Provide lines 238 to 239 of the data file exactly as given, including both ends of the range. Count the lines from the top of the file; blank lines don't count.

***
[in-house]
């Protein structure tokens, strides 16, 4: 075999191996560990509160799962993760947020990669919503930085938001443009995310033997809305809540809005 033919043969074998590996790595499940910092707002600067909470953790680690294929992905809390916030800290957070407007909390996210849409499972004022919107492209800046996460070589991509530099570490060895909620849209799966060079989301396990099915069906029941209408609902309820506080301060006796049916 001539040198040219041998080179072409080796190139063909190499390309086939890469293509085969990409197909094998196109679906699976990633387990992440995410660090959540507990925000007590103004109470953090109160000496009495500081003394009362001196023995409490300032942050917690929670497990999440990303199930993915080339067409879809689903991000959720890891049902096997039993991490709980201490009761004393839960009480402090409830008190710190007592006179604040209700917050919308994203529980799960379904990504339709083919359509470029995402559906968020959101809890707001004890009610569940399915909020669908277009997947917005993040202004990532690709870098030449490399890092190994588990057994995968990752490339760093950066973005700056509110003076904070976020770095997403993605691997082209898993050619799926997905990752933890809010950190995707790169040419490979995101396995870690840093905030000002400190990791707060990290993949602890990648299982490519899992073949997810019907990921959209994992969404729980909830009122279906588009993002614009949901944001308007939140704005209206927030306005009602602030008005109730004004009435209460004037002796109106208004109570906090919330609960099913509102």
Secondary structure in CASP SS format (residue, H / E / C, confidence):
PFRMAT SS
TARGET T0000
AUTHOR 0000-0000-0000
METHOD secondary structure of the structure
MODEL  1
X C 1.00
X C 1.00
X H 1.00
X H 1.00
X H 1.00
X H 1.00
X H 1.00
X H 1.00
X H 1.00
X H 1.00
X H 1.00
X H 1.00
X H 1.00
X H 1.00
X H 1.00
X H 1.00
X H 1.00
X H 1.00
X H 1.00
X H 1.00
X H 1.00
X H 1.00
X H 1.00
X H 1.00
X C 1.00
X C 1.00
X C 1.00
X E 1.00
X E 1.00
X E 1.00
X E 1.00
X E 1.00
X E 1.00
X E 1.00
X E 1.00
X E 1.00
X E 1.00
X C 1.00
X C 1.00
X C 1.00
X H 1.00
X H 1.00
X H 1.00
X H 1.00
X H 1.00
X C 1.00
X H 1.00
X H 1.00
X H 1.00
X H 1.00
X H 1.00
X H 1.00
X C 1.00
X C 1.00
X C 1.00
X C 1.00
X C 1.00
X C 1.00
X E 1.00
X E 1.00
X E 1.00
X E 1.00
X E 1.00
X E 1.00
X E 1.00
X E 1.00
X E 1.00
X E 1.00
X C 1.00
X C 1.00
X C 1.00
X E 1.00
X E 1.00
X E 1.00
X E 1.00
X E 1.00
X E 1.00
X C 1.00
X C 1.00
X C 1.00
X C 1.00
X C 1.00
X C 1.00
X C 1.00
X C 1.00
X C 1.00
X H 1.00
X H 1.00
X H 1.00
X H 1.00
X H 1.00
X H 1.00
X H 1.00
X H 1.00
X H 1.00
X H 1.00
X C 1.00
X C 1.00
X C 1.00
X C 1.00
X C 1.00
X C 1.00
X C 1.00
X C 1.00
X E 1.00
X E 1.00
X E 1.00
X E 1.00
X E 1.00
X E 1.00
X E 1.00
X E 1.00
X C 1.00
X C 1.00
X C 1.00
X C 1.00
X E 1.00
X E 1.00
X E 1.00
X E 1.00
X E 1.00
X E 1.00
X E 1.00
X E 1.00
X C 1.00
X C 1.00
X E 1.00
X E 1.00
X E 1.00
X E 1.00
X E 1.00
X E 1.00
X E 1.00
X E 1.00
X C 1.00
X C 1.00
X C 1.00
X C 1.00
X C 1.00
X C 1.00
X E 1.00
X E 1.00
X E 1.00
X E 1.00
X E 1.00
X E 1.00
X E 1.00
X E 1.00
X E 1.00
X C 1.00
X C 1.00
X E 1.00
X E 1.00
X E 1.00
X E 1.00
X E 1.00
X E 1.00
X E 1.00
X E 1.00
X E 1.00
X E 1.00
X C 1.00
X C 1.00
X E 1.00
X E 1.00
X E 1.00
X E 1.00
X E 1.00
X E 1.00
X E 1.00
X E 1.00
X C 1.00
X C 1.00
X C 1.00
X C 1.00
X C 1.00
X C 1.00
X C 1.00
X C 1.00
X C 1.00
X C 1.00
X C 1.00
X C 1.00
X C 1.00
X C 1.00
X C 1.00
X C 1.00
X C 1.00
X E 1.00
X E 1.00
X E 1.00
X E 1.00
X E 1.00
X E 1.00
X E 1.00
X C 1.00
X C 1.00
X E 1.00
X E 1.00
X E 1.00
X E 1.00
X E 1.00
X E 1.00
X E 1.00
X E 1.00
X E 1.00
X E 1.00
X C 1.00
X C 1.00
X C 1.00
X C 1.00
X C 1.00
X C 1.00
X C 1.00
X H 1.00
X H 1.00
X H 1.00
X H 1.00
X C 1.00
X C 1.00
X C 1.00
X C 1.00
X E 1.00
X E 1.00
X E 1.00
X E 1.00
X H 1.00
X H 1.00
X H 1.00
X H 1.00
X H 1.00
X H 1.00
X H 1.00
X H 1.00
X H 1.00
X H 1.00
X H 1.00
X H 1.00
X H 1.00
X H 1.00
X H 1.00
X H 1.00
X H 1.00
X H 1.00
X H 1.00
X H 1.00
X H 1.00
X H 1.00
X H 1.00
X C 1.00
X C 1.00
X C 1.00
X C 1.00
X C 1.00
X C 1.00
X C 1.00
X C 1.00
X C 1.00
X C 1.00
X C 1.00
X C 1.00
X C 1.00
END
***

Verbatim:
X H 1.00
X H 1.00